Reinsurance pricing not budging just yet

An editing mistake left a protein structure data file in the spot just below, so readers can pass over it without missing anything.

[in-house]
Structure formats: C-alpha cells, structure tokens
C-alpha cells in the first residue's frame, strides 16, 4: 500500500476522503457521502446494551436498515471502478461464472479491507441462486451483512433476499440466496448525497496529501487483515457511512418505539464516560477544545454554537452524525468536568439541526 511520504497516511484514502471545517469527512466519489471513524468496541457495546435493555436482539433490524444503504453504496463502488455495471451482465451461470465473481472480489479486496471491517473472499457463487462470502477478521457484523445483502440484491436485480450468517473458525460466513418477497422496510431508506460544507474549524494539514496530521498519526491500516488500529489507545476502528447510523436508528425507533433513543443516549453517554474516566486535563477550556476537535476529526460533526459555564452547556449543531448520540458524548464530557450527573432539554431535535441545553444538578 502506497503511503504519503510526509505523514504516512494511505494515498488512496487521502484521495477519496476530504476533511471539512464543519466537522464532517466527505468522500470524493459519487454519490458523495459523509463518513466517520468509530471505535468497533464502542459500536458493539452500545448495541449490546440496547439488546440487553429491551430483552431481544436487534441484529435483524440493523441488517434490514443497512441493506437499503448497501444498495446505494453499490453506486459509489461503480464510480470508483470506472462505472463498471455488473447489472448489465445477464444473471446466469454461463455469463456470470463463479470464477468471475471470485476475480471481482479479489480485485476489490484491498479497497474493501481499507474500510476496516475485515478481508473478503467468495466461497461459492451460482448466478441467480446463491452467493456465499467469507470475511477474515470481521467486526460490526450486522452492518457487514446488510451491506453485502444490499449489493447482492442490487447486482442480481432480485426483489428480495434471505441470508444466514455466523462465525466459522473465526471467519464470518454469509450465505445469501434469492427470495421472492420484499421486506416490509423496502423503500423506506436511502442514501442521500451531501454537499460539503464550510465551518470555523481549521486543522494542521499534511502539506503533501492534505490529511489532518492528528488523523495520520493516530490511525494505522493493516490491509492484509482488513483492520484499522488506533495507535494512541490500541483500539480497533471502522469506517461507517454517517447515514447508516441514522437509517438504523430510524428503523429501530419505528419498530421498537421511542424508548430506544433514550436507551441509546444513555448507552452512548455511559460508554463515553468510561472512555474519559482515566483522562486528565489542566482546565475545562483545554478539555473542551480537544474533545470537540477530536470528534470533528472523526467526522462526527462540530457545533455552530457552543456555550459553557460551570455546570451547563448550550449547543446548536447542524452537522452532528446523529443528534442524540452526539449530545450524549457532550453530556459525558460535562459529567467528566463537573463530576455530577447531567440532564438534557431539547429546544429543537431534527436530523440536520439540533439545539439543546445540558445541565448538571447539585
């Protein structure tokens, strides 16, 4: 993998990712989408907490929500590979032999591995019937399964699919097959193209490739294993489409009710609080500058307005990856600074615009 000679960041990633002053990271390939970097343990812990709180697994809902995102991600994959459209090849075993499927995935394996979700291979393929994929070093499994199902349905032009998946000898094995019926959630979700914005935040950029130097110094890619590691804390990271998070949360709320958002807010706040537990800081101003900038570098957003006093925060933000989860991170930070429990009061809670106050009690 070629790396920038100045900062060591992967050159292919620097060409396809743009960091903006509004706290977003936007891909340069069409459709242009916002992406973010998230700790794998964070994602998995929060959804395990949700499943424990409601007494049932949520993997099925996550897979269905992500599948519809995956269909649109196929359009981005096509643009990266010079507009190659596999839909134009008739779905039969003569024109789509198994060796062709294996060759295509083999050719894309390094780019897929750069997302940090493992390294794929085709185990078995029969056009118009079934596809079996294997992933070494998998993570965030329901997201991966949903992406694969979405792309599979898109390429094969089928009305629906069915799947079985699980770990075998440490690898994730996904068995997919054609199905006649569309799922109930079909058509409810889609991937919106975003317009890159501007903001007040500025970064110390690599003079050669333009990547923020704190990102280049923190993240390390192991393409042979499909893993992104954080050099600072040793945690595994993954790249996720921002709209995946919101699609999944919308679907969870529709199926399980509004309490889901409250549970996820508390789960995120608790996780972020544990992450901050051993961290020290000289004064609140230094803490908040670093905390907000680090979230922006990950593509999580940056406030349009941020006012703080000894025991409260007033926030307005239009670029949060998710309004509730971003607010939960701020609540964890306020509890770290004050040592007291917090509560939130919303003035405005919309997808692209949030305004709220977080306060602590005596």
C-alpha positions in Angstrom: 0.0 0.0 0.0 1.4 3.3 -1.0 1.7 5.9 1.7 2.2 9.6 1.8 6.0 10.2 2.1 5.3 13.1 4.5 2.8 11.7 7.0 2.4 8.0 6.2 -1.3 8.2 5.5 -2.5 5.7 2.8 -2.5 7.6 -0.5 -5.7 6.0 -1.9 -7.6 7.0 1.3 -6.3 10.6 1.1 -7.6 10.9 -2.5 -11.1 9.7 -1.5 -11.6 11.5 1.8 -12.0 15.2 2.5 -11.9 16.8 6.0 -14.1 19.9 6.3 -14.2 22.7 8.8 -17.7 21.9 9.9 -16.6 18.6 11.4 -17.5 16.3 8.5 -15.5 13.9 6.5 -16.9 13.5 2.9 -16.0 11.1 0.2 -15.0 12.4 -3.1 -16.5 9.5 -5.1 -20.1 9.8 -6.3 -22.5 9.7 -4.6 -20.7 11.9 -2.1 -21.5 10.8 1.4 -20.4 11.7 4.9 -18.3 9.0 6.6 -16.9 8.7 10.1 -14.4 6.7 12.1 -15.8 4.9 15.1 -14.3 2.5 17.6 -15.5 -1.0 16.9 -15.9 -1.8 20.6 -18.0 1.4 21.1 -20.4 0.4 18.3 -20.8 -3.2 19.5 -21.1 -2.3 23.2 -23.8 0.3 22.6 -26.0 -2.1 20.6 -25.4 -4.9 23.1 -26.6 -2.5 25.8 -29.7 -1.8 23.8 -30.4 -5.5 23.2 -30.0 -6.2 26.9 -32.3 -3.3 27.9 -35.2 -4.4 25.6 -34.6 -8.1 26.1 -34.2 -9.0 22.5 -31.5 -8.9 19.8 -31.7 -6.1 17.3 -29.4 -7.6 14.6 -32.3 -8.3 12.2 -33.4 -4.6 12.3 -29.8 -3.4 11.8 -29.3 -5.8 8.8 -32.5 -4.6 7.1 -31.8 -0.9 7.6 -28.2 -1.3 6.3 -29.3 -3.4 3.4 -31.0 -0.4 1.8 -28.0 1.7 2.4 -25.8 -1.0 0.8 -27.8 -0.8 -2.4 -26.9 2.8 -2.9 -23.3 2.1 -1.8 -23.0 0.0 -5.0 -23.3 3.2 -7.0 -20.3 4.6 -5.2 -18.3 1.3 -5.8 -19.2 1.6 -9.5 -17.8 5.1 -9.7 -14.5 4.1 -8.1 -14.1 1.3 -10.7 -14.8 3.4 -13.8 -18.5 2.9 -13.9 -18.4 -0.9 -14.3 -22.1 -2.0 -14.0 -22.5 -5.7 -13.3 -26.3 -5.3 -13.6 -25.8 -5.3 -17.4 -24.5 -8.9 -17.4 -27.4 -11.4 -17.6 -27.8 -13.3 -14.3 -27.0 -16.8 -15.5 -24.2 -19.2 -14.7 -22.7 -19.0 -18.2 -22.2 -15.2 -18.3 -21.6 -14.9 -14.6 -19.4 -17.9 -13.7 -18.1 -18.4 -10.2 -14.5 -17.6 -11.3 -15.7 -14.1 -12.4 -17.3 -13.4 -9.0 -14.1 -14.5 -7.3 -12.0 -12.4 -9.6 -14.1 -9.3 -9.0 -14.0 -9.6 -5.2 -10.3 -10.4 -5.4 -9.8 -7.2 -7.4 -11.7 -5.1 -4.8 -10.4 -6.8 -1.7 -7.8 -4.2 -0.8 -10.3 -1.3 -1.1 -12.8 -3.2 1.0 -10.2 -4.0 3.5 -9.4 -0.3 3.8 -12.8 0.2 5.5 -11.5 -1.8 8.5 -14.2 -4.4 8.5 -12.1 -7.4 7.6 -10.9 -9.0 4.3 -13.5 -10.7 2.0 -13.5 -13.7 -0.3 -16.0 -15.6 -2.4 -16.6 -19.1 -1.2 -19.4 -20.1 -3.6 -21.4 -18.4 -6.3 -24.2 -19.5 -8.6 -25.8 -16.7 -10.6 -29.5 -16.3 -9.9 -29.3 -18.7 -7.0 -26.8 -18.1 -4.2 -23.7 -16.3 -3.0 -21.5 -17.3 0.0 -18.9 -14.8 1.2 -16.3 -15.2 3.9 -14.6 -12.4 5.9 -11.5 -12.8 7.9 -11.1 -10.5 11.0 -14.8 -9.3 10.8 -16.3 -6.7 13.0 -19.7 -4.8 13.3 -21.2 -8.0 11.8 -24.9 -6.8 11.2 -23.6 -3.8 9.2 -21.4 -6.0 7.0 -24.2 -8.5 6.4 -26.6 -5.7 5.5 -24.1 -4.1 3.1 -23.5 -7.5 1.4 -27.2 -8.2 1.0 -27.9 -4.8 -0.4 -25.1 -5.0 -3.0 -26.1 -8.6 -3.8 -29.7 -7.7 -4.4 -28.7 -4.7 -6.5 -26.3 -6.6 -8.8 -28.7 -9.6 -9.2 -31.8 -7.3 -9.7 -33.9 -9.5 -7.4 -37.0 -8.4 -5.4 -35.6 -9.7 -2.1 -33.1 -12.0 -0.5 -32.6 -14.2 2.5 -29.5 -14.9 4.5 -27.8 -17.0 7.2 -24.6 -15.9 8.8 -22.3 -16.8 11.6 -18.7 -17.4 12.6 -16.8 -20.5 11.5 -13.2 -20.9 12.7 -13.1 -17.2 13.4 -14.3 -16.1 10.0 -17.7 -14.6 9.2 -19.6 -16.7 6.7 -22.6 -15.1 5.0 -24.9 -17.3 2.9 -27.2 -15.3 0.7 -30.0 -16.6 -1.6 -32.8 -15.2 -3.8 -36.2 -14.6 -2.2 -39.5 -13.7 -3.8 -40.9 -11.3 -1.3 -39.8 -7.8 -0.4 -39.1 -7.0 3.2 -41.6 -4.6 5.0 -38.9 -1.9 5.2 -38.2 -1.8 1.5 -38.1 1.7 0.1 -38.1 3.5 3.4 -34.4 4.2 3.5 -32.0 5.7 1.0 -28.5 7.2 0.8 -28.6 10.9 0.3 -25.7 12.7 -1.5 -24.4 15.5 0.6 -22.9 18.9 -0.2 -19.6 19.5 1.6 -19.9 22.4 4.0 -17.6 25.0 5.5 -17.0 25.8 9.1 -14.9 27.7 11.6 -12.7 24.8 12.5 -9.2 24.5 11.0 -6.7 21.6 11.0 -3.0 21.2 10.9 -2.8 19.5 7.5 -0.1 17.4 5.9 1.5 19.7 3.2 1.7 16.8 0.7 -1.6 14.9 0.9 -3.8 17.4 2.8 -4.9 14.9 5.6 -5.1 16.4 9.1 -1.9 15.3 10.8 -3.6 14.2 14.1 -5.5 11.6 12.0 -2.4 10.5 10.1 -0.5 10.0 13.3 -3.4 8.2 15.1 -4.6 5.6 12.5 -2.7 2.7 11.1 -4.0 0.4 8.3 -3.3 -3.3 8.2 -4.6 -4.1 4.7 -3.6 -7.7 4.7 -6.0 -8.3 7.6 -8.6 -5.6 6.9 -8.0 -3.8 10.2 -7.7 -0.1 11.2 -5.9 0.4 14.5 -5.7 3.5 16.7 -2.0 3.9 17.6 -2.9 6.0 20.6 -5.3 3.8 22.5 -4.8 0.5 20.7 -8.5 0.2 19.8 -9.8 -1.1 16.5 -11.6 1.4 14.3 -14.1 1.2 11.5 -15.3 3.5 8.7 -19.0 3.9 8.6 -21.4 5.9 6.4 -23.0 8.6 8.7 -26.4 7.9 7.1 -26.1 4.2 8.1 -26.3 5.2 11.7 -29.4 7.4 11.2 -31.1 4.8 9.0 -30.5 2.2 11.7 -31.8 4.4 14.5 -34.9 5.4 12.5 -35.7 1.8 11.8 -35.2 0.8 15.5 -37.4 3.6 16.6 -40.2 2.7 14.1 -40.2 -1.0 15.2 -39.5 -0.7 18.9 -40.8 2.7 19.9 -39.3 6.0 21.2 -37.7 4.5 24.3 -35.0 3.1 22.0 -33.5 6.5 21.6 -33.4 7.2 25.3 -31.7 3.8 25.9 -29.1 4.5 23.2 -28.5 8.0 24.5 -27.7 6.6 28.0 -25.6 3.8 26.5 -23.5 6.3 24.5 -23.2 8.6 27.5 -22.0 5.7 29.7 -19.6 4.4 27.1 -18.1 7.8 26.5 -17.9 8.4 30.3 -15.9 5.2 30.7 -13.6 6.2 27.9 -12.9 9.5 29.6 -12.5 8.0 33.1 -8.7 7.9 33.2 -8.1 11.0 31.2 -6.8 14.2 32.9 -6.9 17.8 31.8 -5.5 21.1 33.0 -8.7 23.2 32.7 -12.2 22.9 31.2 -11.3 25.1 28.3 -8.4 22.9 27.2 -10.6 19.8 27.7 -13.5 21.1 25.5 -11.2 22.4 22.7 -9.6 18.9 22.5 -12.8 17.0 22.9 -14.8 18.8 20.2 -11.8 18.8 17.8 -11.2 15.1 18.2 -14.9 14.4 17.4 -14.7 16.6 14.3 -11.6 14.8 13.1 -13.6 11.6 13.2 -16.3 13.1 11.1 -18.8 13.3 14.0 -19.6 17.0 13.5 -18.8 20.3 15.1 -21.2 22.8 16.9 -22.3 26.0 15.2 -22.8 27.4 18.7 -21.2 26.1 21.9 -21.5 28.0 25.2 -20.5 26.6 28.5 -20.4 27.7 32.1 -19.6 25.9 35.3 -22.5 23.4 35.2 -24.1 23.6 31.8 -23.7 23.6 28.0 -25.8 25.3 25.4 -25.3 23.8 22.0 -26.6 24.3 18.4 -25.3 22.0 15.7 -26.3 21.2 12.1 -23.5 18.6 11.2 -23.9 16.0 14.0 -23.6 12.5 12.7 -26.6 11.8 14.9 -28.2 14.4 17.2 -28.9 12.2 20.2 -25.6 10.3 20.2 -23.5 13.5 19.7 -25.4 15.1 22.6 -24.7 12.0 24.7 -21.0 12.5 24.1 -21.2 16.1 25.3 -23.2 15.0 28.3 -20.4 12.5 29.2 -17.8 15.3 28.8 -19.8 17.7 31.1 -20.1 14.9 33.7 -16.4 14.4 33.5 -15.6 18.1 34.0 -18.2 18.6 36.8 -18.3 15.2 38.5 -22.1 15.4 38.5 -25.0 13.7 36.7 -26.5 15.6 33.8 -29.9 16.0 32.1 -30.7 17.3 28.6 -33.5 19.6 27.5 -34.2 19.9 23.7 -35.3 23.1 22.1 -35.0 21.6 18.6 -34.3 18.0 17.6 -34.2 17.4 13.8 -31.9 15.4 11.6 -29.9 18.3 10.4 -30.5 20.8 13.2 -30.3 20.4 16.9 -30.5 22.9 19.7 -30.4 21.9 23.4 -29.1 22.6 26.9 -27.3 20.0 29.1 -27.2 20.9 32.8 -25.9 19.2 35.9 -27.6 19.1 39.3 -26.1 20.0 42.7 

The Australian reinsurance market remains very much in buyers’ favour despite the string of natural disasters that hit the Asia-Pacific region in the last few months, reinsurance broker Guy Carpenter says. Unless a “really big” Australian catastrophe hits, it’s unlikely the upcoming January renewal season will produce a price breakthrough for reinsurers. In Australia it has been a relatively benign catastrophe season so far. The last major natural disaster to hit was Cyclone Debbie last year, leaving insurers with a bill of nearly $1.78 billion and making it the second most costly storm in the country’s history after Tracy in 1974. “It’s a pretty stable market,” Guy Carpenter Life and Capital Asia MD Matthew Rose told “Unless [there is] a really big Australian catastrophe, I don’t think pricing will really change that much. It’s going to be a global catastrophe that affects pricing dramatically.” For Asia-Pacific, the jury is still out on whether rates will be affected by the earthquakes, typhoons and other weather perils that battered huge swathes of the region in the last few months. The catastrophe reinsurance combined ratio in the region could hit 100-200% for the year if current estimates are correct. “Globally, [this year] has generally been a benign year for catastrophe loss, but there were significant events that occurred in the Asia-Pacific region, in particular weather events in Japan and China,” Guy Carpenter says in a report released today. “The region has experienced losses during the year to date, and at the time of writing, it is expected that a proportion of these will impact reinsurers. “At the same time, market capacity remains abundant and underlying reinsurance market conditions are favourable for buyers. The effect of the 2018 losses on market sentiment going forward is not fully understood.” Up until now, pricing for buyers of catastrophe reinsurance in the region has remained largely flat. Even as Asia continued to crunch the loss numbers, Guy Carpenter does not expect the final figure to rattle global prices. The region’s share of world catastrophe reinsurance premiums is still relatively modest at 15%. “So in the absence of any large losses in the wider catastrophe reinsurance market, such numbers should be manageable for reinsurers,” Guy Carpenter says. Typhoon Jebi remains the region’s largest event this year “by a wide margin” with insurance losses set to exceed $US5 billion ($7.06 billion). 

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